When to Use ‘Have’ or ‘Has’: Solving the Verb Puzzle

When it comes to describing possession in the English language, have and has are the most popular words. 

We use them every day and from their usage, it is obvious that we neither know the grammar rules nor follow them. 

Did you know that both has and have are forms of the verb ‘to have?’

Has is used with the pronouns heshe, it, and with singular subjects. On the other hand, Have is used with plural subjects and these pronouns: I, you, we, and they. 

Now, we will explore when to use have and has in your work as a writer. 

When to use has or have

When to use and have depends on the subject of the sentence. 

Have and has are both conjunctions of to have. 

We will explain this in detail below. 

See also: When to Use an Apostrophe: A Beginner’s Guide to Showing Possession and Omitting Letters

When to use have

Have is a conjunction and is being used in the following scenarios:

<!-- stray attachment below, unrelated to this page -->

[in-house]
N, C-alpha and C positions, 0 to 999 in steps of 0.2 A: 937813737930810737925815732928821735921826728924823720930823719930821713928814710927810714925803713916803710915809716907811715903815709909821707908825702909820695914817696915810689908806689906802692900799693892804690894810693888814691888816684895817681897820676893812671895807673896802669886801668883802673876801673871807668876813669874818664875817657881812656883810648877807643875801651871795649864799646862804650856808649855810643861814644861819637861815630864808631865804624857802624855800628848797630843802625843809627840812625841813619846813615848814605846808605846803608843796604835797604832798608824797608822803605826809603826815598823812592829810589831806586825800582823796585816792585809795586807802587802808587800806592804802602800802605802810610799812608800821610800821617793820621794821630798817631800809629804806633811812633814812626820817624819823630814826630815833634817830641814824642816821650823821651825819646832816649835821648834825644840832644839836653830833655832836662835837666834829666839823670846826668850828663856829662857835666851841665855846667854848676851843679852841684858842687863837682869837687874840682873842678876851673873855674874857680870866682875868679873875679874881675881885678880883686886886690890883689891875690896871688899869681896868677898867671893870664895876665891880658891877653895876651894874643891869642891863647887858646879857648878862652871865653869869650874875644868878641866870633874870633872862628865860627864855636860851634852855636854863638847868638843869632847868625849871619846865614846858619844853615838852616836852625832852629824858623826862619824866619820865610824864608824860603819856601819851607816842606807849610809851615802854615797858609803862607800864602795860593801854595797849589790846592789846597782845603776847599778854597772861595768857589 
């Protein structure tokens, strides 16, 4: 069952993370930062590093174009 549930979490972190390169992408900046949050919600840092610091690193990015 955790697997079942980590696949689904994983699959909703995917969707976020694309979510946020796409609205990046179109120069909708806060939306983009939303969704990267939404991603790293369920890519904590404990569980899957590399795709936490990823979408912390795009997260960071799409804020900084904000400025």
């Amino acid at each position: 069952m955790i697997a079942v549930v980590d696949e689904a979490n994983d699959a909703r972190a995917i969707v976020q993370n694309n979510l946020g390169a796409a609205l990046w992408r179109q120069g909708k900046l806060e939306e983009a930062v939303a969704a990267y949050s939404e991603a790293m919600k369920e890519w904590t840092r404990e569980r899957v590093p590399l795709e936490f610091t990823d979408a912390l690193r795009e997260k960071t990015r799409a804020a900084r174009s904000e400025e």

• Using the first person (Iwe)
  • Writing or speaking in the second person (you)
  • Using the third person plural (they)

    For example: They have three pets. 

    The subject is in the third person plural pronoun, therefore, have is the right word choice. 

    When to use has

    Has is used with singular pronouns like he, she, and it.

    Has is used when;

    • When making a statement in the third person singular (heshe, and it).
    • If you are referring to one person or thing, and you are not using the words or you, then use has.

    Example: He has long curls I admire. 

    Has is used here with the third person singular pronoun he. 

    Has in a sentence

    • She has a Maths test this afternoon.
    •  Martin has a tall, slender niece.
    • The dog has already given birth.